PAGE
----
I mention those factors because I’ve seen them seep into the way businesspeople think and operate. I encounter it most often when I’m working with a client and counsel a course of action that doesn’t match their plans, or find them objecting to the way I’ve written something on their behalf. Instead of healthy, productive conversations, the conversations often devolve into defensive reactions focused on guarding turf. And the emotion shifts from tension about the suggestion to personal anger directed at the person who made it.

Now, the easiest thing for me to do in those situations is to simply smile, nod my head, and go along with whatever they think or want me to do. After all, they’re paying the bills. But what’s easiest isn’t always ethically appropriate, and if someone is paying for my expertise, I’m foolish enough to assume that they want (and even need) it.

Those of us who counsel clients, whether we’re talking about attorneys, accountants, agents, or even lowly writers, have an ethical (and often legal) obligation to act in the best interests of those we serve. Sometimes that means advising them on the most prudent course of action. Sometimes, it involves protecting them from themselves. No matter what we’re doing, we’re expected to offer advice that best serves their needs, even if they don’t like what we have to say. It isn’t argument for argument’s sake.

If you want to sue a competitor, and your attorney advises that you’re only going to sink a small fortune into a case in which you’re not likely to prevail, she’s not being argumentative. She’s using her knowledge of the law, the legal arena, and the facts of the case to assess your situation and counsel you on the best course of action.

If you want to write off that personal vacation to Cabo San Lucas as a business tax deduction, and your CPA suggests that’s a bad idea, he’s not criticizing you. He knows from experience what’s likely to pass muster with the fine folks at the IRS and what’s likely to earn a rejection and penalties.

And when you tell someone like me about the idea you have for your new ad or the copy for your website update, and I point out that you may not have noticed the negative message it inadvertently creates, I’m not trying to pick a fight. I’m seeing it through more objective eyes, particularly those of your potential audience.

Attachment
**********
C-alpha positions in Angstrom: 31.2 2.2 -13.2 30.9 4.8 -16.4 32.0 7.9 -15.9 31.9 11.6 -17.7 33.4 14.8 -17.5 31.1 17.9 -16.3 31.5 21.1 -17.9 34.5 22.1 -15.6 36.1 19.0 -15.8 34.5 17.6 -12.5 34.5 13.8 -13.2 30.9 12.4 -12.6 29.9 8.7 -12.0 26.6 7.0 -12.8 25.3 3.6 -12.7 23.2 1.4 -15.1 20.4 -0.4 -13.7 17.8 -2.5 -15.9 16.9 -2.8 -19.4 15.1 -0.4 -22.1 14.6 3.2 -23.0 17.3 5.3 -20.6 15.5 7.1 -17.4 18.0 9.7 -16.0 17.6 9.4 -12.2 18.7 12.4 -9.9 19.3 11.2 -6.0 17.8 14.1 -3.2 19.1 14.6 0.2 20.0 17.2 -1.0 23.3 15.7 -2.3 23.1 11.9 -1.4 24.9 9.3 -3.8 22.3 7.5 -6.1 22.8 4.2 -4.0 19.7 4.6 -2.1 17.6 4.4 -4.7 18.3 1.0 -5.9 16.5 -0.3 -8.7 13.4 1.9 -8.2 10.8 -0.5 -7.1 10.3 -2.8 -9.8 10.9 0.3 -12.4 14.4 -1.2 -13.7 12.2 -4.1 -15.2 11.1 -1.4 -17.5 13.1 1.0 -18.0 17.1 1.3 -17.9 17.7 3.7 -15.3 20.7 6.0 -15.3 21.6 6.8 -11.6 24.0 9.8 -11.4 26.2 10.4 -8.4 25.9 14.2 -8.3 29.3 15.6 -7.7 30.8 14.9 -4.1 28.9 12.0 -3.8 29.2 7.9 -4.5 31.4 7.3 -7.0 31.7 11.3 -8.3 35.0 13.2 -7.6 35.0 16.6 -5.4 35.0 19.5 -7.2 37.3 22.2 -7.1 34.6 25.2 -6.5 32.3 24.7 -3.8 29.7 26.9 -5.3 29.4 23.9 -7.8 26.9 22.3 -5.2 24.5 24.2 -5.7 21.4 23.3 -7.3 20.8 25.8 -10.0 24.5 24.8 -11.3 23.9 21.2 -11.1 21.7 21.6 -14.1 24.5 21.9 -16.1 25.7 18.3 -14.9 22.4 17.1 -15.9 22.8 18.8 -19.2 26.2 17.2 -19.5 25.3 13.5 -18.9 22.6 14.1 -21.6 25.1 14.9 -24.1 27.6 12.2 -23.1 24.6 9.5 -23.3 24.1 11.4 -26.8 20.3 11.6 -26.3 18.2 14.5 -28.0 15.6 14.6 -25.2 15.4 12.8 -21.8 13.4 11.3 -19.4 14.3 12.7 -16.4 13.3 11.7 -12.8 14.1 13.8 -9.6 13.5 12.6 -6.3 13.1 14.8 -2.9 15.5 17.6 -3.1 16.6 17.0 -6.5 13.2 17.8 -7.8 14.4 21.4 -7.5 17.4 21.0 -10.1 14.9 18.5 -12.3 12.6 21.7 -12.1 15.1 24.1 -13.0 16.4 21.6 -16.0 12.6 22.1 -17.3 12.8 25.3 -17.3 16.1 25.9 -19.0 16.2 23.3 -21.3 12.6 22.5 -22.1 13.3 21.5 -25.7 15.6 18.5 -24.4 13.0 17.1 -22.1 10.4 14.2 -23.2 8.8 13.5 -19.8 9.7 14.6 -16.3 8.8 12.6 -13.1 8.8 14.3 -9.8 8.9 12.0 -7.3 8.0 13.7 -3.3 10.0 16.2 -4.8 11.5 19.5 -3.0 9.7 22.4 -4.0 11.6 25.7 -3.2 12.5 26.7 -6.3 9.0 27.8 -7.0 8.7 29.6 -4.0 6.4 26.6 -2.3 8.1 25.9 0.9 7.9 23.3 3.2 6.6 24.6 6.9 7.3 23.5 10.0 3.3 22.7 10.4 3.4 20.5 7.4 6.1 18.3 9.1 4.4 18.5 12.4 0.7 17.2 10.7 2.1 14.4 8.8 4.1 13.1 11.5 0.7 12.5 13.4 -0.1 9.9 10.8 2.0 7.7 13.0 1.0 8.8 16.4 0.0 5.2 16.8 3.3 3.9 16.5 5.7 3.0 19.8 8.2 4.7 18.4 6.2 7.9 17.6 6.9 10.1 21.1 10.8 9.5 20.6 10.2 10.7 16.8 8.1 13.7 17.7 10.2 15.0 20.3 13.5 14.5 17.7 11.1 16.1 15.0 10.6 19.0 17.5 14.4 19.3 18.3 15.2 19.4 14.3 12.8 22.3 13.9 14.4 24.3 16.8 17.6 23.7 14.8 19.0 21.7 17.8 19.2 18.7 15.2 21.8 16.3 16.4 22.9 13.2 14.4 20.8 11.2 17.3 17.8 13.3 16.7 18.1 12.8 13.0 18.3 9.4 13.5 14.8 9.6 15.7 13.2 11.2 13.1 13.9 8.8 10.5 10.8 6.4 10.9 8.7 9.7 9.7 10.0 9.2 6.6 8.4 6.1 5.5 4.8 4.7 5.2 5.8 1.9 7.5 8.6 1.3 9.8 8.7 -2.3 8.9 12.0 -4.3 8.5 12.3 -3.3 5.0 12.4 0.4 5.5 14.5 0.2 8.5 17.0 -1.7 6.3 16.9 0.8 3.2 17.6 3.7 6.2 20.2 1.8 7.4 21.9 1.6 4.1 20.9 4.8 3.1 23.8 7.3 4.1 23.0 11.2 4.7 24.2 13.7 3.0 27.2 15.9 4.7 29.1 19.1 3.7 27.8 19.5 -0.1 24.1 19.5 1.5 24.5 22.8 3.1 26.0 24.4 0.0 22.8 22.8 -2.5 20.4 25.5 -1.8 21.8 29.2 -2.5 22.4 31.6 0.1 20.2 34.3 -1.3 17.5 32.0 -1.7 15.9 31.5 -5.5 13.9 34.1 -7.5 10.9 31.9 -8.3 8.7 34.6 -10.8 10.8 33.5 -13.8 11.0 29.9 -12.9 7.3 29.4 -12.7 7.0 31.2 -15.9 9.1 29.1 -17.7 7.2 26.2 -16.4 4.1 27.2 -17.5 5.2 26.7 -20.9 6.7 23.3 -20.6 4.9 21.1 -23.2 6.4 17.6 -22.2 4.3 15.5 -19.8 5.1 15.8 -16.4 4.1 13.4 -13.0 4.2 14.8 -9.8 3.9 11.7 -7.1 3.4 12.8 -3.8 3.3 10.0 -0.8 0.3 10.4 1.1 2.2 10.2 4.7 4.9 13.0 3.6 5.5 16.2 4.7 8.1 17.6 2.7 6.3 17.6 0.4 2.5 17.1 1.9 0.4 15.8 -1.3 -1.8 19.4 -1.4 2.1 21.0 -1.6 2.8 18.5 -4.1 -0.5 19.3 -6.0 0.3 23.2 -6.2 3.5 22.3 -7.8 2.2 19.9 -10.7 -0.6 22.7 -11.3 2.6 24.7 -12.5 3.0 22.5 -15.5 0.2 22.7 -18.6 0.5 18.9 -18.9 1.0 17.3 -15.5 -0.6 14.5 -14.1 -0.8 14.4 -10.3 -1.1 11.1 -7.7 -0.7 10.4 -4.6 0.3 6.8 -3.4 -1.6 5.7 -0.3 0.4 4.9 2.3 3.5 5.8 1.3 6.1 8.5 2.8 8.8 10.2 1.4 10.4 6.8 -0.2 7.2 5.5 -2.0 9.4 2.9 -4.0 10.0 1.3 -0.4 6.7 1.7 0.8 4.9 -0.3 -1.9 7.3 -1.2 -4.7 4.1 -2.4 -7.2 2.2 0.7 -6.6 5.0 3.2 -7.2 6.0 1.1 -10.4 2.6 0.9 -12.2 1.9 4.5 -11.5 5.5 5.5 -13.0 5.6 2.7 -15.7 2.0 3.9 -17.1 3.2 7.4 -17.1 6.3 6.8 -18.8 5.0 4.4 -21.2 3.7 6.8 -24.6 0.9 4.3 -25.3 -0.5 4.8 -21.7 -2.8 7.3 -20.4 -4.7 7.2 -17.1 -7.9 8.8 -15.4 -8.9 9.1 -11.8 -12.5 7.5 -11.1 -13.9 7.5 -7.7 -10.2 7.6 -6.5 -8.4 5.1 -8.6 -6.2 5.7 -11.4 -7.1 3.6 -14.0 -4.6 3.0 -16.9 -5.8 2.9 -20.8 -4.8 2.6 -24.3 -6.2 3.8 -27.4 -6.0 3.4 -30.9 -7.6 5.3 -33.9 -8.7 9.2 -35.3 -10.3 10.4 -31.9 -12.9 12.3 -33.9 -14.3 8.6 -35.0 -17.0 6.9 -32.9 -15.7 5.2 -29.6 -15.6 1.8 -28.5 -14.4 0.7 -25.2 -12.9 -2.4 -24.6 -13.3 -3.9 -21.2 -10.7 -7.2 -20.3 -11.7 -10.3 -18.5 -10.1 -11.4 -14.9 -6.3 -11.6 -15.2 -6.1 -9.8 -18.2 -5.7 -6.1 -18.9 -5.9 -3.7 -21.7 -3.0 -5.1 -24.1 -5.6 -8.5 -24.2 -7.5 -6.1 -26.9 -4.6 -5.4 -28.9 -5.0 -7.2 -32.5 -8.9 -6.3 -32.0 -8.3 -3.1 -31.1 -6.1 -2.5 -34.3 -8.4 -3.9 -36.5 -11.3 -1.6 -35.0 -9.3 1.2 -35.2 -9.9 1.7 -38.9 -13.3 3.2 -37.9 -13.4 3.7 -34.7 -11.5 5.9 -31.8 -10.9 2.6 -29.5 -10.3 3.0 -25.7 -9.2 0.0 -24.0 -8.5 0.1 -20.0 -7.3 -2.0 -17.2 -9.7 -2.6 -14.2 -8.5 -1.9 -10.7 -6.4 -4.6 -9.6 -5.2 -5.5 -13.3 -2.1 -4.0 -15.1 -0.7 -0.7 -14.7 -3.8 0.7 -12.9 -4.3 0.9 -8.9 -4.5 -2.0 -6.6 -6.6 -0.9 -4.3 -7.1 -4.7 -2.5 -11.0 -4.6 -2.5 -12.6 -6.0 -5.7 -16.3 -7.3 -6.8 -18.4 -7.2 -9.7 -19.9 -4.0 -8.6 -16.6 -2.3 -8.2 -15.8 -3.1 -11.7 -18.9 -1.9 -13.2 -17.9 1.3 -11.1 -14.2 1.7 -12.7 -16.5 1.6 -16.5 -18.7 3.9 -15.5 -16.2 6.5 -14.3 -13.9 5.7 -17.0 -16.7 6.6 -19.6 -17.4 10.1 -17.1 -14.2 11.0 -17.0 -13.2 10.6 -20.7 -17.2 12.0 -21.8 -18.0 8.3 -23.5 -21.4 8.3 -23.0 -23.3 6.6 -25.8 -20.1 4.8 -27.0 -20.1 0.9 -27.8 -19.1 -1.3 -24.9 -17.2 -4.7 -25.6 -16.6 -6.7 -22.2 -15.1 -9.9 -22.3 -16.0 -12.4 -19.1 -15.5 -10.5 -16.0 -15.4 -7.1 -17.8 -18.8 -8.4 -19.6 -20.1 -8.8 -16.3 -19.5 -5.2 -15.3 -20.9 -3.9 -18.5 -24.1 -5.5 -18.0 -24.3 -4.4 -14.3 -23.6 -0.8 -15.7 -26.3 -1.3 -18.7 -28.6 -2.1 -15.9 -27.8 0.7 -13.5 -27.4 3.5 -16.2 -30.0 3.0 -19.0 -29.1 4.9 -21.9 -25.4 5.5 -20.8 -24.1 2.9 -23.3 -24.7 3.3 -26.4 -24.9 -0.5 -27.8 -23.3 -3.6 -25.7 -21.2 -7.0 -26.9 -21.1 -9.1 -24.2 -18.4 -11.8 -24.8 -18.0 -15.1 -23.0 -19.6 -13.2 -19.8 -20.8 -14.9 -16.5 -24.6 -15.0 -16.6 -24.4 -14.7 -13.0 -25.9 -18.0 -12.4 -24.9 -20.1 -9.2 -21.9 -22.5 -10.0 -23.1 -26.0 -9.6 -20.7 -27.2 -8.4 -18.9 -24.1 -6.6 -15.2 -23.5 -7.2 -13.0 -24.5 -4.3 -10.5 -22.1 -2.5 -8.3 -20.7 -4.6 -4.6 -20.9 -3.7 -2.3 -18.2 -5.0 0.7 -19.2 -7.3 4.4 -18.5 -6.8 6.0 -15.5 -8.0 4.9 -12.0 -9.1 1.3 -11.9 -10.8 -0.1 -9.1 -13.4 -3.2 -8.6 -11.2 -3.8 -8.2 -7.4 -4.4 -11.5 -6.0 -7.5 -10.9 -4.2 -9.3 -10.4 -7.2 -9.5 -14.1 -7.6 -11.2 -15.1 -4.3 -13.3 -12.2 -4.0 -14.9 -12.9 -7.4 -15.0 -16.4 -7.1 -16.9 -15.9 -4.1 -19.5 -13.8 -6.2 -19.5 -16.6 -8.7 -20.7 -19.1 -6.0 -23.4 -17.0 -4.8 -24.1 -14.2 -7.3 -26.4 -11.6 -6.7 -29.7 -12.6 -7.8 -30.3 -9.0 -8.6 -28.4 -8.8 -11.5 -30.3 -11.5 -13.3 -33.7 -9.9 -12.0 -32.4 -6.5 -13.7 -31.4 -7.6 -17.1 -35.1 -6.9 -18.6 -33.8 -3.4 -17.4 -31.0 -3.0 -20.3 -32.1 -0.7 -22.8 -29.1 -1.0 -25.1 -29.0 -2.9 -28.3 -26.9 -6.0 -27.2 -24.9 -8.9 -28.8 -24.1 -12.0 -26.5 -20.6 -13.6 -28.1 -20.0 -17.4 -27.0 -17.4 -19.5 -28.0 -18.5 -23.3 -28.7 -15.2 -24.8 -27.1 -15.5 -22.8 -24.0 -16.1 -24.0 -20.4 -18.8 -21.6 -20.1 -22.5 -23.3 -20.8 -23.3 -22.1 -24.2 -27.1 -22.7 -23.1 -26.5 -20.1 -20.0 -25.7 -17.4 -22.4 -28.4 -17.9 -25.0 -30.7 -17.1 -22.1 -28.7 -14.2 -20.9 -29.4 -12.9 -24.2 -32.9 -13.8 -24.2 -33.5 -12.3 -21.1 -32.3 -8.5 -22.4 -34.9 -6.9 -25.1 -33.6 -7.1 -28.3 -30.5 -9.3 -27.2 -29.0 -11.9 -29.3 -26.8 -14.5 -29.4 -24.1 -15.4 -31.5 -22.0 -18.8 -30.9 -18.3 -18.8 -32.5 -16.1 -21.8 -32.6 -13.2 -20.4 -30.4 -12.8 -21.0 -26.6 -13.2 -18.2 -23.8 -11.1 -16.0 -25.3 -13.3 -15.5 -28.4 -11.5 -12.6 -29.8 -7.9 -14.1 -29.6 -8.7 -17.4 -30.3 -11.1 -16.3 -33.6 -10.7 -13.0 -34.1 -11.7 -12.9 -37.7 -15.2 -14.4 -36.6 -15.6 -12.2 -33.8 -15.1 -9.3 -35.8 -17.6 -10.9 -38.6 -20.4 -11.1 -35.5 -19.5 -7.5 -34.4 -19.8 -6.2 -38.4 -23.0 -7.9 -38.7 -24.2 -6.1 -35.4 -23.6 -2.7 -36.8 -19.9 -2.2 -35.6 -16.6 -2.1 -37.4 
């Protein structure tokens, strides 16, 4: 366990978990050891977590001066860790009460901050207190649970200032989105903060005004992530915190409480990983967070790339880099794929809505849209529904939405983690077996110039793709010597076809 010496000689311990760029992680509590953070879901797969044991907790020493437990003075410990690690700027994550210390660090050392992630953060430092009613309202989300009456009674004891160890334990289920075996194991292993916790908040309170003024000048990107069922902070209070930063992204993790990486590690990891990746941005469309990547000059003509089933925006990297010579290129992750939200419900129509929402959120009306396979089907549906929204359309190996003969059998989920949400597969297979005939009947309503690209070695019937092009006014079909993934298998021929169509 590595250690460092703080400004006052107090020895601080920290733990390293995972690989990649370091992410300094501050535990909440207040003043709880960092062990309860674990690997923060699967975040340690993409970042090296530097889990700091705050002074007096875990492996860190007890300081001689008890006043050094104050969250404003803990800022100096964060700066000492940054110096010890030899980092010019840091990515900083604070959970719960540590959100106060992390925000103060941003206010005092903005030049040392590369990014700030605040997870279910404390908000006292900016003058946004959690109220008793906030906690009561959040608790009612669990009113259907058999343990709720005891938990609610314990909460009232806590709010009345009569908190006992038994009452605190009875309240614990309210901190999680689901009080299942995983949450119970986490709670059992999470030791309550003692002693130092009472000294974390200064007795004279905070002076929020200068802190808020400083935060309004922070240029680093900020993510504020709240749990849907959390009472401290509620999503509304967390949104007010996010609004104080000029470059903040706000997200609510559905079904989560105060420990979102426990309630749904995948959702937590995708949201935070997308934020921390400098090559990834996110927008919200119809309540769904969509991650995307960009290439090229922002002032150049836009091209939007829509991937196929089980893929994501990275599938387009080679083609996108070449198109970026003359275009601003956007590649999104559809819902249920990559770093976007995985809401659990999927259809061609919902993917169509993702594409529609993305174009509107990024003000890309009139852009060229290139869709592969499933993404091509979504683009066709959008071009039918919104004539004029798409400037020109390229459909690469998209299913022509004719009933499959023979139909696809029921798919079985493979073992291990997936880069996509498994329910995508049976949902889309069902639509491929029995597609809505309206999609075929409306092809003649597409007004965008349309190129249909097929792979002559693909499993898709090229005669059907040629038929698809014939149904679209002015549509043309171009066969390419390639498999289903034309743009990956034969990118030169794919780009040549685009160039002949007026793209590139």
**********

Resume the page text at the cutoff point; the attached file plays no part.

In other words, disagreement is not inherently argumentative. It’s not creating conflict for the sake of creating conflict. If you’re turning to professionals for their expertise and regarding their disagreements with you as questioning your worth or trying to start a fight, why are you paying for their help in the first place?

Do the professionals advising you always get it right? Much as we’d like to believe we always do, I know that isn’t the case. But when those professionals speak based upon their education, experience, and even occasional bits of wisdom they’ve acquired across their careers, we get it right far more often than not.

The experts who challenge you and your way of thinking aren’t trying to diminish you. Their goal is to improve your lot in life, whether that involves protecting you from an unfriendly letter from the IRS or making sure your website is as communicative and persuasive as possible. Yes, you’re an expert in your field who deserves respect. Grant them the same respect, and you’ll find that your own expertise will continue to deepen and expand.

 

There is a common saying about the devastating loss that strikes when an idea dies in the mind before its actual fruition. It is, therefore, largely advocated that all ideas must be put into action and with the help of product design and development firms, individuals have been able to realize their dreams.

Who are these product design and development firms? These are designed to help turn ideas into tangible products. Many brilliant minds choke with ideas that they cannot bring to reality simply because they lack the manpower, the resources and the maybe lack some few essential basics. Product design firms help you design the product to meet the taste of the consumers as well as compete well market wise.

Benefits of hiring a product design and manufacturing agencies

Some of the innovators as discussed above lack some key essential requirements to manufacture their products. These firms take away these troubles and guide you all the way to the end to see your brilliance in action.

For a new product to succeed in this competitive market certain factors must be considered and this requires professionals to conduct market research and other studies. Product design and manufacturing companies carry out these market studies and provide strategies that help the product do well and be as profitable as possible.

In the manufacturing process, certain requirements must be met such as engineering and prototyping the product before the actual final product. This is one of the key roles played by these firms.

With the right firm, certain future problems may be avoided as they help with projections and prediction of the market and will help in redesigning the product to suit the market at all times.

Lastly, these firms help you deal with patent issues and offer guidelines pertaining to the set regulations on your product. This can save the innovator from a lot of legal issues that may arise along the way.